The sole survivor of the 2005 Brufut massacre of 44 Ghanaians, Martin Kyere, will face the Gambian media at TANGO on Saturday.
This is the first time Mr Kyere visit the country since he escaped death in July 2005. Activists who are working on bringing Jammeh to justice said the Junglers, a paramilitary unit controlled by then Gambian president Yahya Jammeh, summarily executed over 50 West African migrants and one Gambian.
The Campaign to Bring Yahya Jammeh and his Accomplices to Justice (#Jammeh2Justice) Human Rights Watch, TRIAL International and the Gambia Center for Victims of Human Rights Violations (Victims’ Center) investigated the case and released a report in May 2018.
Meanwhile, human rights campaigners meeting in the Senegalese capital Dakar on Wednesday said putting former Gambian President Yahya Jammeh on trial over the alleged massacre of 56 West African migrants in 2005 was achievable.
Present at the confab was Martin Kyere, the sole survivor of the incident which reportedly took place in The Gambia when Jammeh was in power.
“Like the Hissene Habre trial in Senegal, Jammeh’s prosecution in Ghana for the massacre of 56 migrants is possible. Such a trial would contribute to the fight against the impunity of African leaders,” said the activists, represented by Human Rights Watch’s Reed Brody (HRW), Marion Volkmann-Brandau, the Campaign Coordinator #Jammeh2Justice, and Benedict de Moerloose of TRIAL International.
During a press conference also marking the launch in Senegal of the #Jammeh2Justice campaign, the group said the Ghanaian government has instructed its ministers of Foreign Affairs and Justice to study their request for a procedure towards Jammeh’s extradition to Ghana and its legal and diplomatic implications.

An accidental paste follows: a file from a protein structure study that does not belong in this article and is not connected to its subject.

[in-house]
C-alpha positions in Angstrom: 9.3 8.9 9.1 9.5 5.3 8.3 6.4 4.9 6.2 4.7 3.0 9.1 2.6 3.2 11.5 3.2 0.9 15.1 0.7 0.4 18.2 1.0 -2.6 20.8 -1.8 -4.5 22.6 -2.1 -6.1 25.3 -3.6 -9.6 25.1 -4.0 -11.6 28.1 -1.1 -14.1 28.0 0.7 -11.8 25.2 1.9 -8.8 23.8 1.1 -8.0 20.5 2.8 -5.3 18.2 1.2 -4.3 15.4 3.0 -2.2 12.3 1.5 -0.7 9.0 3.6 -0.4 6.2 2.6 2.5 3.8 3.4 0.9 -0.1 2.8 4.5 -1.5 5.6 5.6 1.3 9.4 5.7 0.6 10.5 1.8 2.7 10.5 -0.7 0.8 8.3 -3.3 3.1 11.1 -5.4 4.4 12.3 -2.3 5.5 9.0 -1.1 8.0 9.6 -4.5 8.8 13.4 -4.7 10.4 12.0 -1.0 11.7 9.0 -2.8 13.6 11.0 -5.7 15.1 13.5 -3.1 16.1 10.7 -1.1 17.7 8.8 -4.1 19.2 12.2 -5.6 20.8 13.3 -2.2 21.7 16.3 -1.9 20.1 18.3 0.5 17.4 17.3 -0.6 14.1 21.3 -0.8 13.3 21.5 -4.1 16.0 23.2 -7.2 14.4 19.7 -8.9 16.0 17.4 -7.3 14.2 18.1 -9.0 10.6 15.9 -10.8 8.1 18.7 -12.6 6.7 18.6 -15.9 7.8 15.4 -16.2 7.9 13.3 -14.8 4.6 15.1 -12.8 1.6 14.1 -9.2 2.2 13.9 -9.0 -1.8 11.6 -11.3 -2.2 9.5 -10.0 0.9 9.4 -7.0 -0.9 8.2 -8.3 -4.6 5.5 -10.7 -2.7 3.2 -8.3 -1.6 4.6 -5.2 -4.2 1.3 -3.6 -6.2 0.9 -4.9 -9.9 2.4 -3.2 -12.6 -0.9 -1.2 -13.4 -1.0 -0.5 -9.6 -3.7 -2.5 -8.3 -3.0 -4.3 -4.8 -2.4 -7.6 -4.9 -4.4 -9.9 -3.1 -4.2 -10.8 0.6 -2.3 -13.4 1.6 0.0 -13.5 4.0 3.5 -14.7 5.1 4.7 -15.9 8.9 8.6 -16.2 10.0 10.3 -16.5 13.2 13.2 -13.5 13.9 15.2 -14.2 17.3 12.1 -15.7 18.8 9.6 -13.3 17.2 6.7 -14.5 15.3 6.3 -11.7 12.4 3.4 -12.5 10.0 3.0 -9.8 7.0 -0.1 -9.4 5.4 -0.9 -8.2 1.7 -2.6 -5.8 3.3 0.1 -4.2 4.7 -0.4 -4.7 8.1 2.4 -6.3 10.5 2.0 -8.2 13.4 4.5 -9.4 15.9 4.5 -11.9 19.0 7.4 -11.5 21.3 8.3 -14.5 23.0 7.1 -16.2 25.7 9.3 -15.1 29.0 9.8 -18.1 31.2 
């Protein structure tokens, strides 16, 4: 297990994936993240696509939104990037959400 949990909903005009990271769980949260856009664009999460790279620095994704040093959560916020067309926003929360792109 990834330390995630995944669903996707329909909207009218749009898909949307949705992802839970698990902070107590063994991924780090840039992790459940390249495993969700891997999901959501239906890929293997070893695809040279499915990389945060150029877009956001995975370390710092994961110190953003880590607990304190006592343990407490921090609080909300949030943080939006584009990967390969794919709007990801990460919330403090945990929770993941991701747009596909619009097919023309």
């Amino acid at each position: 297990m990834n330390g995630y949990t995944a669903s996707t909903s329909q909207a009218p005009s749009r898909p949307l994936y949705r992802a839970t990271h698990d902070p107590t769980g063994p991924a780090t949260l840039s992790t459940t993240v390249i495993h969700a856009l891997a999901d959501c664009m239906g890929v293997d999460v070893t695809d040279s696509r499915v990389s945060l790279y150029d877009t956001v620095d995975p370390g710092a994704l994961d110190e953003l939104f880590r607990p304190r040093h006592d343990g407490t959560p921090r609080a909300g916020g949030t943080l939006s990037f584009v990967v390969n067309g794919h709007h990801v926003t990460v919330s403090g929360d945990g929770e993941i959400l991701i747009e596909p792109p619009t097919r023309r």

In July 2005, 56 migrants, including two Senegalese, left Senegal on a motorized canoe in a bid to reach Europe only for their boat to wash ashore in The Gambia.
They were arrested by the Gambian Navy on 22 July 2005, the eleventh anniversary of Yahya Jammeh’s military takeover in The Gambia.
They were accused of being mercenaries sent to execute a coup and eventually shot in a forest not far from Kanilai, Jammeh’s home village.
A report published in May 2018 by Human Rights Watch and TRIAL International revealed that the migrants were killed by the “Junglers”, Jammeh’s feared death squad.
Ghana’s Martin Kyere, the only known survivor of the incident, and Gambian victims, called on the Ghanaian government to open an inquiry.
“Prosecuting Jammeh is possible and I’m going to work tirelessly toward this in memory of my lost companions” Kyere vowed.